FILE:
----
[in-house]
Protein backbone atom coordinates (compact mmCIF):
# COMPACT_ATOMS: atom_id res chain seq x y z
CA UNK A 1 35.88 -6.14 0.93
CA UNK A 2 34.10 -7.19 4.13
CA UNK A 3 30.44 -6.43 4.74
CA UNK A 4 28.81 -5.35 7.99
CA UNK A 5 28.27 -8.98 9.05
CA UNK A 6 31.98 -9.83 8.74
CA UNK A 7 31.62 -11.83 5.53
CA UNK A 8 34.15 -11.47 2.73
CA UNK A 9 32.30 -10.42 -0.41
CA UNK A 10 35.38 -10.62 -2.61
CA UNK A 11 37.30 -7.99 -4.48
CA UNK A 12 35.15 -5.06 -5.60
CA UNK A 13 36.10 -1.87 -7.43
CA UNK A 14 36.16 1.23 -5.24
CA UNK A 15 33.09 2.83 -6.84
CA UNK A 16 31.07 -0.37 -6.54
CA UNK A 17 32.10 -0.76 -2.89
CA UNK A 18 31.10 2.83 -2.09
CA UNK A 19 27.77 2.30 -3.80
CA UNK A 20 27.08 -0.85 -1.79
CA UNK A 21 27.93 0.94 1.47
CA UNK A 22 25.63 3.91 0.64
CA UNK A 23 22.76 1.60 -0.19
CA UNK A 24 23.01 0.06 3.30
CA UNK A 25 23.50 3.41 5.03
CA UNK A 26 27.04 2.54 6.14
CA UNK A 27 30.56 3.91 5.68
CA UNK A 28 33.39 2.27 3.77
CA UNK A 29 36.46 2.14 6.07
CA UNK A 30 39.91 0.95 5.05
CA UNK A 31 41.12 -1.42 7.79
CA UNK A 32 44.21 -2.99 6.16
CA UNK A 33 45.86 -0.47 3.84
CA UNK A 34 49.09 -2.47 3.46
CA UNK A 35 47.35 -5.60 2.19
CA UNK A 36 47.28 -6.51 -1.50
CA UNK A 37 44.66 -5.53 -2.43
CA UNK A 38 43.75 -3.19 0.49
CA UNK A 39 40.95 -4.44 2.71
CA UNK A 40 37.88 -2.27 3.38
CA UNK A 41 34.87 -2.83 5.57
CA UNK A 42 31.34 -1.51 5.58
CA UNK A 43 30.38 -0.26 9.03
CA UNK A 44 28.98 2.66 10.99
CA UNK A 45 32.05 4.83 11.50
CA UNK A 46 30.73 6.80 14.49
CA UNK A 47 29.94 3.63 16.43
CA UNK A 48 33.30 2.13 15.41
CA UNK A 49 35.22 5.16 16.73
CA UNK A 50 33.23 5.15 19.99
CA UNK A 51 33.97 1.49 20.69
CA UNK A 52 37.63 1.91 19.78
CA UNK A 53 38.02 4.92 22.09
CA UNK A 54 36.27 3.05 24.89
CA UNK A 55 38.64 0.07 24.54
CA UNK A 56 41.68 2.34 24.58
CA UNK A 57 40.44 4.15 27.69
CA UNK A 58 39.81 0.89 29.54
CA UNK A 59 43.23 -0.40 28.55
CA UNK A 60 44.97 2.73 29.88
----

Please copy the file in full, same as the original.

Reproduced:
[in-house]
Protein backbone atom coordinates (compact mmCIF):
# COMPACT_ATOMS: atom_id res chain seq x y z
CA UNK A 1 35.88 -6.14 0.93
CA UNK A 2 34.10 -7.19 4.13
CA UNK A 3 30.44 -6.43 4.74
CA UNK A 4 28.81 -5.35 7.99
CA UNK A 5 28.27 -8.98 9.05
CA UNK A 6 31.98 -9.83 8.74
CA UNK A 7 31.62 -11.83 5.53
CA UNK A 8 34.15 -11.47 2.73
CA UNK A 9 32.30 -10.42 -0.41
CA UNK A 10 35.38 -10.62 -2.61
CA UNK A 11 37.30 -7.99 -4.48
CA UNK A 12 35.15 -5.06 -5.60
CA UNK A 13 36.10 -1.87 -7.43
CA UNK A 14 36.16 1.23 -5.24
CA UNK A 15 33.09 2.83 -6.84
CA UNK A 16 31.07 -0.37 -6.54
CA UNK A 17 32.10 -0.76 -2.89
CA UNK A 18 31.10 2.83 -2.09
CA UNK A 19 27.77 2.30 -3.80
CA UNK A 20 27.08 -0.85 -1.79
CA UNK A 21 27.93 0.94 1.47
CA UNK A 22 25.63 3.91 0.64
CA UNK A 23 22.76 1.60 -0.19
CA UNK A 24 23.01 0.06 3.30
CA UNK A 25 23.50 3.41 5.03
CA UNK A 26 27.04 2.54 6.14
CA UNK A 27 30.56 3.91 5.68
CA UNK A 28 33.39 2.27 3.77
CA UNK A 29 36.46 2.14 6.07
CA UNK A 30 39.91 0.95 5.05
CA UNK A 31 41.12 -1.42 7.79
CA UNK A 32 44.21 -2.99 6.16
CA UNK A 33 45.86 -0.47 3.84
CA UNK A 34 49.09 -2.47 3.46
CA UNK A 35 47.35 -5.60 2.19
CA UNK A 36 47.28 -6.51 -1.50
CA UNK A 37 44.66 -5.53 -2.43
CA UNK A 38 43.75 -3.19 0.49
CA UNK A 39 40.95 -4.44 2.71
CA UNK A 40 37.88 -2.27 3.38
CA UNK A 41 34.87 -2.83 5.57
CA UNK A 42 31.34 -1.51 5.58
CA UNK A 43 30.38 -0.26 9.03
CA UNK A 44 28.98 2.66 10.99
CA UNK A 45 32.05 4.83 11.50
CA UNK A 46 30.73 6.80 14.49
CA UNK A 47 29.94 3.63 16.43
CA UNK A 48 33.30 2.13 15.41
CA UNK A 49 35.22 5.16 16.73
CA UNK A 50 33.23 5.15 19.99
CA UNK A 51 33.97 1.49 20.69
CA UNK A 52 37.63 1.91 19.78
CA UNK A 53 38.02 4.92 22.09
CA UNK A 54 36.27 3.05 24.89
CA UNK A 55 38.64 0.07 24.54
CA UNK A 56 41.68 2.34 24.58
CA UNK A 57 40.44 4.15 27.69
CA UNK A 58 39.81 0.89 29.54
CA UNK A 59 43.23 -0.40 28.55
CA UNK A 60 44.97 2.73 29.88